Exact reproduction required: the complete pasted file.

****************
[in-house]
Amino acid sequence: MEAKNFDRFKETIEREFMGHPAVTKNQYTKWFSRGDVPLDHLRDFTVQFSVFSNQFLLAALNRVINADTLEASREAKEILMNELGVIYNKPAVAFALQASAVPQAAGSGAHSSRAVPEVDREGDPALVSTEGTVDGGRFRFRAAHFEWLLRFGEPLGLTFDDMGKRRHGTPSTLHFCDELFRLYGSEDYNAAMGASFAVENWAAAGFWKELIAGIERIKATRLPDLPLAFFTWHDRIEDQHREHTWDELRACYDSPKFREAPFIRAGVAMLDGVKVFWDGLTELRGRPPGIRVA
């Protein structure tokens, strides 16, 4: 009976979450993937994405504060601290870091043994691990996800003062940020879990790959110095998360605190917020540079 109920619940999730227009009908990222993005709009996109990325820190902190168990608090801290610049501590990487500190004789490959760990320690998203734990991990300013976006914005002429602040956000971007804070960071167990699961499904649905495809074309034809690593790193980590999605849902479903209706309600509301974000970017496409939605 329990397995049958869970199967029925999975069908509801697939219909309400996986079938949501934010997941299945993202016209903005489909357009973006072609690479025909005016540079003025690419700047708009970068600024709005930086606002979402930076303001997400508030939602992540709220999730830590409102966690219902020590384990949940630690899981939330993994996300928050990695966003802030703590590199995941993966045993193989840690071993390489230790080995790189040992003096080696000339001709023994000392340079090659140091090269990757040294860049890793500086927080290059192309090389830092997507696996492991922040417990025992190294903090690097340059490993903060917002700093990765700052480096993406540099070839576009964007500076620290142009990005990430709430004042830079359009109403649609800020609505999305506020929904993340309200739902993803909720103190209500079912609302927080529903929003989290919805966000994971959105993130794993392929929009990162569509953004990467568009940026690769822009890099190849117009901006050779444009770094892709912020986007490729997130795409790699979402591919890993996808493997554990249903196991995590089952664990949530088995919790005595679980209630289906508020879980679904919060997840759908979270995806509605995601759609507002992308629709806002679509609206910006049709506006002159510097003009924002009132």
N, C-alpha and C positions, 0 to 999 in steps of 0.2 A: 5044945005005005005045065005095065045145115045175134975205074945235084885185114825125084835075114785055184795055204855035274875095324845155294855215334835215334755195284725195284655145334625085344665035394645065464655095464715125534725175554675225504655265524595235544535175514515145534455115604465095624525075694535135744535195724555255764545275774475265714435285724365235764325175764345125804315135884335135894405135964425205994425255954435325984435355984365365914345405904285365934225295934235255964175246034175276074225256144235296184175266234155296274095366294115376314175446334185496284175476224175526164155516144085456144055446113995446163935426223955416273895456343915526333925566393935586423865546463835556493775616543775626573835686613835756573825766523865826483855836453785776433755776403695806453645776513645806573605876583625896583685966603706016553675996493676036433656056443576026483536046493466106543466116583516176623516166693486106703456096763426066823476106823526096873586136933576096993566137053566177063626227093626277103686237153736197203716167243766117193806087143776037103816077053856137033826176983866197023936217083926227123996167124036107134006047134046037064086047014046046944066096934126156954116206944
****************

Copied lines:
[in-house]
Amino acid sequence: MEAKNFDRFKETIEREFMGHPAVTKNQYTKWFSRGDVPLDHLRDFTVQFSVFSNQFLLAALNRVINADTLEASREAKEILMNELGVIYNKPAVAFALQASAVPQAAGSGAHSSRAVPEVDREGDPALVSTEGTVDGGRFRFRAAHFEWLLRFGEPLGLTFDDMGKRRHGTPSTLHFCDELFRLYGSEDYNAAMGASFAVENWAAAGFWKELIAGIERIKATRLPDLPLAFFTWHDRIEDQHREHTWDELRACYDSPKFREAPFIRAGVAMLDGVKVFWDGLTELRGRPPGIRVA
């Protein structure tokens, strides 16, 4: 009976979450993937994405504060601290870091043994691990996800003062940020879990790959110095998360605190917020540079 109920619940999730227009009908990222993005709009996109990325820190902190168990608090801290610049501590990487500190004789490959760990320690998203734990991990300013976006914005002429602040956000971007804070960071167990699961499904649905495809074309034809690593790193980590999605849902479903209706309600509301974000970017496409939605 329990397995049958869970199967029925999975069908509801697939219909309400996986079938949501934010997941299945993202016209903005489909357009973006072609690479025909005016540079003025690419700047708009970068600024709005930086606002979402930076303001997400508030939602992540709220999730830590409102966690219902020590384990949940630690899981939330993994996300928050990695966003802030703590590199995941993966045993193989840690071993390489230790080995790189040992003096080696000339001709023994000392340079090659140091090269990757040294860049890793500086927080290059192309090389830092997507696996492991922040417990025992190294903090690097340059490993903060917002700093990765700052480096993406540099070839576009964007500076620290142009990005990430709430004042830079359009109403649609800020609505999305506020929904993340309200739902993803909720103190209500079912609302927080529903929003989290919805966000994971959105993130794993392929929009990162569509953004990467568009940026690769822009890099190849117009901006050779444009770094892709912020986007490729997130795409790699979402591919890993996808493997554990249903196991995590089952664990949530088995919790005595679980209630289906508020879980679904919060997840759908979270995806509605995601759609507002992308629709806002679509609206910006049709506006002159510097003009924002009132």
N, C-alpha and C positions, 0 to 999 in steps of 0.2 A: 5044945005005005005045065005095065045145115045175134975205074945235084885185114825125084835075114785055184795055204855035274875095324845155294855215334835215334755195284725195284655145334625085344665035394645065464655095464715125534725175554675225504655265524595235544535175514515145534455115604465095624525075694535135744535195724555255764545275774475265714435285724365235764325175764345125804315135884335135894405135964425205994425255954435325984435355984365365914345405904285365934225295934235255964175246034175276074225256144235296184175266234155296274095366294115376314175446334185496284175476224175526164155516144085456144055446113995446163935426223955416273895456343915526333925566393935586423865546463835556493775616543775626573835686613835756573825766523865826483855836453785776433755776403695806453645776513645806573605876583625896583685966603706016553675996493676036433656056443576026483536046493466106543466116583516176623516166693486106703456096763426066823476106823526096873586136933576096993566137053566177063626227093626277103686237153736197203716167243766117193806087143776037103816077053856137033826176983866197023936217083926227123996167124036107134006047134046037064086047014046046944066096934126156954116206944